train inquiring of one of the porters if he could get comfortable accommodation at the hotel opposite. On the porter answering in the affirmative, he was told to carry the portmanteau across.
On the return of the porter to the station, he told the station-master and his friend that the name of the stranger just arrived was Jesse Durand, he had seen the name engraved on a brass plate beneath the handle. When the landlord went over to his house, his guest had already been shown into a sitting-room, and had ordered his dinner. He did not see him again that evening, but he heard his bell ring repeatedly, and the waiter who answered it came to the bar for sundry things which were charged to Mr. Durand's account. Between eleven and twelve o'clock the house was closed for the night.
The next morning there was a rumour in Beaglescombe that Mr. Thorold of Laverstock Grange had been found dead in his bed. Later in the day everybody knew this was a fact, and that a London doctor had been telegraphed for by Mr. Balder, the family medical attendant, which at once gave rise to surmises that there was something suspicious in the manner of his death. After the two doctors had had a consultation, the constable at Beaglescombe, who had been directed to summon the jury for the inquest, was told by them to examine the doors and windows, and by degrees it became generally reported that Mr. Thorold had been murdered. But this was not all, his daughter, a well-grown woman though scarcely seventeen years of age, had disappeared, without leaving a trace to show where she had gone, and had taken nothing with her but the clothes she had worn on the preceding day; even the hat she was in the habit of wearing lay on the floor of the hall. The constable examined the doors and windows, but could not detect any signs of a violent entry having been made into the house. Notice was sent to the nearest county police station by the doctor, that he believed Mr. Thorold had been killed, and that his daughter was missing. The superintendent hastily called in the constables on duty, and made inquiries of them if they had seen anybody about the Grange or near it on the night in question. The only one among them who could answer in the affirmative was a man named Wright. He said that between five and six o'clock in the morning he had met a young gentleman about three miles from the Grange, who told him that he had come from Wolverhampton the day before, and had been to Sefton to stay the night with a friend who was in trouble, and that he intended going back to Wolverhampton by the morning express from Beagleacombe. It was not daylight, but he had an opportunity of distinctly seeing his face by the light of the lantern he turned upon him. He also noticed that he seemed very much startled and frightened but he did not attach any importance to that, because people generally looked alarmed when the light was flashed upon them so unexpectedly. Besides, he had after this requested a light for a cigar, which he took from the lamp, the light of which shone over the greater part of his face while he was kindling it.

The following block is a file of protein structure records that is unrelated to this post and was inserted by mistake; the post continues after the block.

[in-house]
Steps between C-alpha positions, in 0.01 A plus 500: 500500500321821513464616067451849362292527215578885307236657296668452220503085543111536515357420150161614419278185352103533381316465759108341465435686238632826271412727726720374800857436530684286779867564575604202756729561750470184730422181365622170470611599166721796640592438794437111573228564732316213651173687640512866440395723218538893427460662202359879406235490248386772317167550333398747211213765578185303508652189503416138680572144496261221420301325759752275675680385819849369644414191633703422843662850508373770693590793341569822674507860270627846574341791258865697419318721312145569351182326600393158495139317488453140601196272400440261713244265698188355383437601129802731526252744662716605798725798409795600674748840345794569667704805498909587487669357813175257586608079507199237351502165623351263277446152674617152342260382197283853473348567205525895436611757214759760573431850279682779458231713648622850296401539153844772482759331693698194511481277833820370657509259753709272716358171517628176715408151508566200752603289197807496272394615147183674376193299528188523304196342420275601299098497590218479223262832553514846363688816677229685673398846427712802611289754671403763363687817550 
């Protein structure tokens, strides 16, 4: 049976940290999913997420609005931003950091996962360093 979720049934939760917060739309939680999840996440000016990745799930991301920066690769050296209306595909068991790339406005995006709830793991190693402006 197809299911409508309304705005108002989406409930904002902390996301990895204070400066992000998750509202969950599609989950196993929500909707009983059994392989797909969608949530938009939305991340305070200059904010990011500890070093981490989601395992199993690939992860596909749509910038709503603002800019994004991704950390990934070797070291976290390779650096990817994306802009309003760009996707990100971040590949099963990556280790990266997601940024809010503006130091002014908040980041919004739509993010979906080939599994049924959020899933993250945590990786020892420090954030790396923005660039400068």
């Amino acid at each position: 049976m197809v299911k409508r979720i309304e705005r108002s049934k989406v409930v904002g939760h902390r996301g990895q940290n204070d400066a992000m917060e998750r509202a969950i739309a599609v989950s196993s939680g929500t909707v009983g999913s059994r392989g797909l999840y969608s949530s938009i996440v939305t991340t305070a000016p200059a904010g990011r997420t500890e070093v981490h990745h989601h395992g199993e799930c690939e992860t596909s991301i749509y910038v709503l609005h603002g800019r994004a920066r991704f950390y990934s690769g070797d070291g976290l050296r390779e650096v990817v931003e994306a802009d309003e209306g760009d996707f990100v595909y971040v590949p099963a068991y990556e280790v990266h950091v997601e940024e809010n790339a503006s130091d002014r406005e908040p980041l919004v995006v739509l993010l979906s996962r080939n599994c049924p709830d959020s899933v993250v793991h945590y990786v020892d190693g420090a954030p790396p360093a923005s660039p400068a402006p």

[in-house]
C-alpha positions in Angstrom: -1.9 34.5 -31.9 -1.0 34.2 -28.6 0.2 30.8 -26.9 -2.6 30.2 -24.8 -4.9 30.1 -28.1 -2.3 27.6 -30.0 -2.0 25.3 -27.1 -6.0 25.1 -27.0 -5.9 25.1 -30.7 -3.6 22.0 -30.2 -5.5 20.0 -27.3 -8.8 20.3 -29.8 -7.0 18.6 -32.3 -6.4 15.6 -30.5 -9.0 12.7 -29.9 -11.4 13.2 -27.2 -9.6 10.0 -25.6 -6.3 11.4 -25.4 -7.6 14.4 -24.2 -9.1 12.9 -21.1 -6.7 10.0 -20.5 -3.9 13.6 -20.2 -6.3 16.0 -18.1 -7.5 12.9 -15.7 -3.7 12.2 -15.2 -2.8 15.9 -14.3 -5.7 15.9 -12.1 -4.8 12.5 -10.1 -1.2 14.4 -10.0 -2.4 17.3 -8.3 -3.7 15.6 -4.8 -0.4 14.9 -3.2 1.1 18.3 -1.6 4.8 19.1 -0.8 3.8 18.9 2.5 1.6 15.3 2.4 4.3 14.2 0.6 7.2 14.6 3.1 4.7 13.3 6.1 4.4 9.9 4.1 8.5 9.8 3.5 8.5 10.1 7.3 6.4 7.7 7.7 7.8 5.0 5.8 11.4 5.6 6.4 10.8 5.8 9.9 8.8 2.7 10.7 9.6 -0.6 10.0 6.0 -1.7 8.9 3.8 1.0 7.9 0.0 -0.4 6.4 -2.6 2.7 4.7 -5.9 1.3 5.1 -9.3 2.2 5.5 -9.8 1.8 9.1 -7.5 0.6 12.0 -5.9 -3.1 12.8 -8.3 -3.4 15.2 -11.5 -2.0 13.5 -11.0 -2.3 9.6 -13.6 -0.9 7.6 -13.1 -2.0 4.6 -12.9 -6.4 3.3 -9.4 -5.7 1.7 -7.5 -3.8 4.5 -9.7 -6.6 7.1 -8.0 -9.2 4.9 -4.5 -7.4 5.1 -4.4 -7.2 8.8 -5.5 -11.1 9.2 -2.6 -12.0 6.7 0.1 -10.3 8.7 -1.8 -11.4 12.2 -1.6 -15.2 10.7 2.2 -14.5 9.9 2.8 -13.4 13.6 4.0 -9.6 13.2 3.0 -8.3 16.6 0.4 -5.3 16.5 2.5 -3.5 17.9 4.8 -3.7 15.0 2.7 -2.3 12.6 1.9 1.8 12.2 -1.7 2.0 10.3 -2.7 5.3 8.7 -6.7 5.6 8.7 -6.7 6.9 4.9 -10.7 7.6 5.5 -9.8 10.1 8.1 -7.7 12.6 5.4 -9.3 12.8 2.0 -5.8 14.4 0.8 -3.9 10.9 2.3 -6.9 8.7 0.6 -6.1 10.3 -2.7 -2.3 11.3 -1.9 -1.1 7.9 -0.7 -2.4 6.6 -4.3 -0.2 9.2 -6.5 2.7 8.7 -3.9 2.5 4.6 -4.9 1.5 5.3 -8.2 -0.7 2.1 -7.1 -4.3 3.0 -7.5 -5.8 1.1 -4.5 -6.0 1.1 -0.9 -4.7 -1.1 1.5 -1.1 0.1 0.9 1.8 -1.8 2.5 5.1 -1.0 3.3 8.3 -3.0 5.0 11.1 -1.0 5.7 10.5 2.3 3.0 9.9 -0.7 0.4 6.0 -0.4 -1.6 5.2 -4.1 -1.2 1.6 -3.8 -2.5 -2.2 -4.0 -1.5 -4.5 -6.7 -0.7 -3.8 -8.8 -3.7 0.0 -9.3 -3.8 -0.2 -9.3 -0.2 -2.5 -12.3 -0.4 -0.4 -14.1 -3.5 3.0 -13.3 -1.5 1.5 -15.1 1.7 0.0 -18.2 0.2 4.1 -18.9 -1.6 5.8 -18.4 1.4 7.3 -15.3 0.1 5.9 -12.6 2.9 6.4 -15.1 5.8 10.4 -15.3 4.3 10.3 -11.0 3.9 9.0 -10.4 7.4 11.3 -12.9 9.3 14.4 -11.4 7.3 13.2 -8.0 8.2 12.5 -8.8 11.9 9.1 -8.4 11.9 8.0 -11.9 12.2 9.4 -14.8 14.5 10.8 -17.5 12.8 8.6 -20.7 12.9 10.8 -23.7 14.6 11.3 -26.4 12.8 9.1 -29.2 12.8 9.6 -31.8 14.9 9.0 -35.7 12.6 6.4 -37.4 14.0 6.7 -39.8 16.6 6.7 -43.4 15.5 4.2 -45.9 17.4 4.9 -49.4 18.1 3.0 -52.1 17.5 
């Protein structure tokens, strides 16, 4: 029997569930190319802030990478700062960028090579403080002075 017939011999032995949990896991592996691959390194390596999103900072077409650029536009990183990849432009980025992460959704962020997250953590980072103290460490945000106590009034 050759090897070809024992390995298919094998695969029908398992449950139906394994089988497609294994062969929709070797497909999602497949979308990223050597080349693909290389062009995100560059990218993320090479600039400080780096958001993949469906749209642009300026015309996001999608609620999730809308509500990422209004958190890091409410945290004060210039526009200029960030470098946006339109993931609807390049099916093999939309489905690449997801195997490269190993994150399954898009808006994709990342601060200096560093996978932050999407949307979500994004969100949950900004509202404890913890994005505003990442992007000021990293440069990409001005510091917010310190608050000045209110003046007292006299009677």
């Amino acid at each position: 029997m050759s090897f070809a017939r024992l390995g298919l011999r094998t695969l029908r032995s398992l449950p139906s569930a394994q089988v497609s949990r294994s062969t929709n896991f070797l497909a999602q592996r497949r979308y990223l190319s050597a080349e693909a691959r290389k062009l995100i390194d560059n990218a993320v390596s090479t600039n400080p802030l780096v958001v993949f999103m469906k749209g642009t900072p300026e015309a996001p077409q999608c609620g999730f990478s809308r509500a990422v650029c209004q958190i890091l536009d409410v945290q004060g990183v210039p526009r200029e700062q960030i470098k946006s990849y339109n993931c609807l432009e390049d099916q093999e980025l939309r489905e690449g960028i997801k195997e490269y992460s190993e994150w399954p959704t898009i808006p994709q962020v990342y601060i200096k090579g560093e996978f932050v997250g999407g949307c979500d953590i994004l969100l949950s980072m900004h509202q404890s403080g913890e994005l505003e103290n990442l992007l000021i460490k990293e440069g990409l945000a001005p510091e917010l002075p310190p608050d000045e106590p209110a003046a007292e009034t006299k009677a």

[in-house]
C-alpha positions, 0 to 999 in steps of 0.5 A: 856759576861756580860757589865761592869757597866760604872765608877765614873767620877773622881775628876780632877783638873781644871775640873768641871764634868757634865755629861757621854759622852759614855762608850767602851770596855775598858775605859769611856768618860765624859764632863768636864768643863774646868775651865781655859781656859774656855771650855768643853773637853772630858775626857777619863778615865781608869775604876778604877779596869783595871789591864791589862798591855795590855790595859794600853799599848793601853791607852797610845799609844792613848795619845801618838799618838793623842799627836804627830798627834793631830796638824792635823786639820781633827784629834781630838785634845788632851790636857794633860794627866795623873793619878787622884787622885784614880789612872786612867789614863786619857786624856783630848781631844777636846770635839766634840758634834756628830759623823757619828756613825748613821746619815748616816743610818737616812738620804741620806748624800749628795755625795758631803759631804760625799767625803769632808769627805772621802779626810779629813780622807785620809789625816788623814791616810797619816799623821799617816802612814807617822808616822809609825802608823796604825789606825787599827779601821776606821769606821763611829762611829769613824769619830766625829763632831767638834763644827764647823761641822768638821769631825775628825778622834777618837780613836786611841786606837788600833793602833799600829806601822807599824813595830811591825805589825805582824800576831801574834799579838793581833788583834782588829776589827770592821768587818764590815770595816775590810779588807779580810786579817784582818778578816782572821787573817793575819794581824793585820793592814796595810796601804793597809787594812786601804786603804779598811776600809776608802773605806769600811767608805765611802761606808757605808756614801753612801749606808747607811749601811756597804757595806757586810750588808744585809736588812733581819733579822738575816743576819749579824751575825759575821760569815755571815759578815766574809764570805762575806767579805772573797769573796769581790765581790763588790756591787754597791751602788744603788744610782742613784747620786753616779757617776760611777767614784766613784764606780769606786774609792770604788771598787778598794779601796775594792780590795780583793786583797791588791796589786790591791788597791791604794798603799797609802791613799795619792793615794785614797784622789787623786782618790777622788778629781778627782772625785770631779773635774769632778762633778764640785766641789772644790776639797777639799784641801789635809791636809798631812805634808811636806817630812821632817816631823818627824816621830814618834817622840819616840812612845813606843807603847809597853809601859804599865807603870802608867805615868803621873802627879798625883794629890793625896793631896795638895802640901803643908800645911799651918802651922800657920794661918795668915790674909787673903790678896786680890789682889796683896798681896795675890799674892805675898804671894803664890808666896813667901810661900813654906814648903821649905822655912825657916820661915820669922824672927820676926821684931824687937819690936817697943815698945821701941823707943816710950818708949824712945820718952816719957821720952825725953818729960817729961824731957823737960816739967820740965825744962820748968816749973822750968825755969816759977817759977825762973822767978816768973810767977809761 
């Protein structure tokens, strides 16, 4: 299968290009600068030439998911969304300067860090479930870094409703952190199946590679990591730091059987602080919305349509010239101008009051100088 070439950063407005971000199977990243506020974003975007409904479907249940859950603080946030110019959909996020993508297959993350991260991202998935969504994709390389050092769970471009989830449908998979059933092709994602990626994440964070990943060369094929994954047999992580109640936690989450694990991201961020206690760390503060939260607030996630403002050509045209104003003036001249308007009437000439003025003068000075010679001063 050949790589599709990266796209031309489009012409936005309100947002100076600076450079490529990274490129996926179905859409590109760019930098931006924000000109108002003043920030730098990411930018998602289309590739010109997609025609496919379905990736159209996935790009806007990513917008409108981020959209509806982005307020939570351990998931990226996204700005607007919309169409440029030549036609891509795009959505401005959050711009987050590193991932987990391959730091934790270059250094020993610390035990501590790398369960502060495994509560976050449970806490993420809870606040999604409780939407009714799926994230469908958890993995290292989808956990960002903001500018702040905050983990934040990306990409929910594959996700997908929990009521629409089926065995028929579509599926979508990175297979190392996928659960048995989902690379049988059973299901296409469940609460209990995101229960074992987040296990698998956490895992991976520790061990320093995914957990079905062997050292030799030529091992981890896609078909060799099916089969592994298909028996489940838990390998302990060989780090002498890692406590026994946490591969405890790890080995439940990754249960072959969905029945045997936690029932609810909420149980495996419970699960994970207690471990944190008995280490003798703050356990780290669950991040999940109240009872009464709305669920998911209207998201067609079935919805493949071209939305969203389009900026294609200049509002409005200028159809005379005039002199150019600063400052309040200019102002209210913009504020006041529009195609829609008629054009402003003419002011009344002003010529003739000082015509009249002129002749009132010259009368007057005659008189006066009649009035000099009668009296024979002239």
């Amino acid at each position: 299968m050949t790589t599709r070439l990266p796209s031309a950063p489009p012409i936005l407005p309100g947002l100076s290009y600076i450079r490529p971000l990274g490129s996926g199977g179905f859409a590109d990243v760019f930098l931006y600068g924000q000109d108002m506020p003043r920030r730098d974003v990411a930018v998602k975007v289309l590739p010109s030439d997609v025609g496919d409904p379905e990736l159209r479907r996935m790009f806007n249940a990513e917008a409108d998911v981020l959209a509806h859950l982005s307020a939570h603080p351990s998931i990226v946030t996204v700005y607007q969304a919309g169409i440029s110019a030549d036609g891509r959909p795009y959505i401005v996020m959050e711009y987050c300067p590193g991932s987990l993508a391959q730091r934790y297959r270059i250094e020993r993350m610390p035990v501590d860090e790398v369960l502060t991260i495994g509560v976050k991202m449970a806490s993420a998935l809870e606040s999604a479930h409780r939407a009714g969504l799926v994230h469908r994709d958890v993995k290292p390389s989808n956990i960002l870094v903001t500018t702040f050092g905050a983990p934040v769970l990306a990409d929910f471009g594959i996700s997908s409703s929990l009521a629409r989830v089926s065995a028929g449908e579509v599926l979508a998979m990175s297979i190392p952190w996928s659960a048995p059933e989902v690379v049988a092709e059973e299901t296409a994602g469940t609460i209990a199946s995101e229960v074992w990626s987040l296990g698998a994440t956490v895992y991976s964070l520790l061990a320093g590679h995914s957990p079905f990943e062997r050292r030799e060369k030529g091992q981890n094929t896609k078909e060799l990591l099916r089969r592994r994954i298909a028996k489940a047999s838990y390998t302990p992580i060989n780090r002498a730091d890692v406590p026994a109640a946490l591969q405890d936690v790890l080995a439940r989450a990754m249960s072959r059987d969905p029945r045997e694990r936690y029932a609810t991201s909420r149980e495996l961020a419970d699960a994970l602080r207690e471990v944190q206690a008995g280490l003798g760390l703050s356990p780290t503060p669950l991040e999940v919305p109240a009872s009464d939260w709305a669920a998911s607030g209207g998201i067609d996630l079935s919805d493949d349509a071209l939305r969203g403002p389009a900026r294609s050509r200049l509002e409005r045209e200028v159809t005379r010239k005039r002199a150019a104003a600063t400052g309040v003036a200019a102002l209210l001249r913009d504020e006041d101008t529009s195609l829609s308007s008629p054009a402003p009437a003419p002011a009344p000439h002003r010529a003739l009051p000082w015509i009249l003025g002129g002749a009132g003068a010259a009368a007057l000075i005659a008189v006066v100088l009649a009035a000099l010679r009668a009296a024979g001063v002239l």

The description he gave of this individual was so minute as to prove that he had taken as perfect note of the appearance of the now suspected person as he represented. He was at once despatched to Beaglescombe, to ascertain if the man he spoke of had left that station. The station-master replied in the negative, as far as he could judge by the description; the only persons who had left the station that morning were two gentlemen who had come in from Lampeter Park, and a man who told the porter to carry their luggage to the van, and said he was their valet. The conversation then turned on the supposed murder of Mr. Thorold, and the mysterious disappearance of his daughter, without taking her jewellery or anything else belonging to her; and while they were talking over these matters, the porter who had carried Mr. Durand's portmanteau to the hotel, and who had been listening to what was said, suddenly interrupted the conversation by saying: "I should think, from the description the constable has given that the man he met must be very like the gentleman whose luggage I took over to the hotel yesterday."
The station-master agreed with him in this opinion, though he had not taken sufficient notice to be very positive; but this was quite enough for the constable, at such an exciting time; he went straight across to the hotel, and asked to see the gentleman who was staying there.
On being shown into Mr. Durand's sitting-room, he found that gentleman in the act of taking off his overcoat, having just returned from a walk he had taken to an inn, about two miles from the station, on the road leading to West Teynham, where it turned out he had merely called to drink a glass of ale, and had asked no questions, except one or two which had arisen incidentally out of the complaints made by the landlord respecting the want of custom. The instant he saw him, the constable said, "I beg your pardon, sir, but an unpleasant affair happened last night, not far from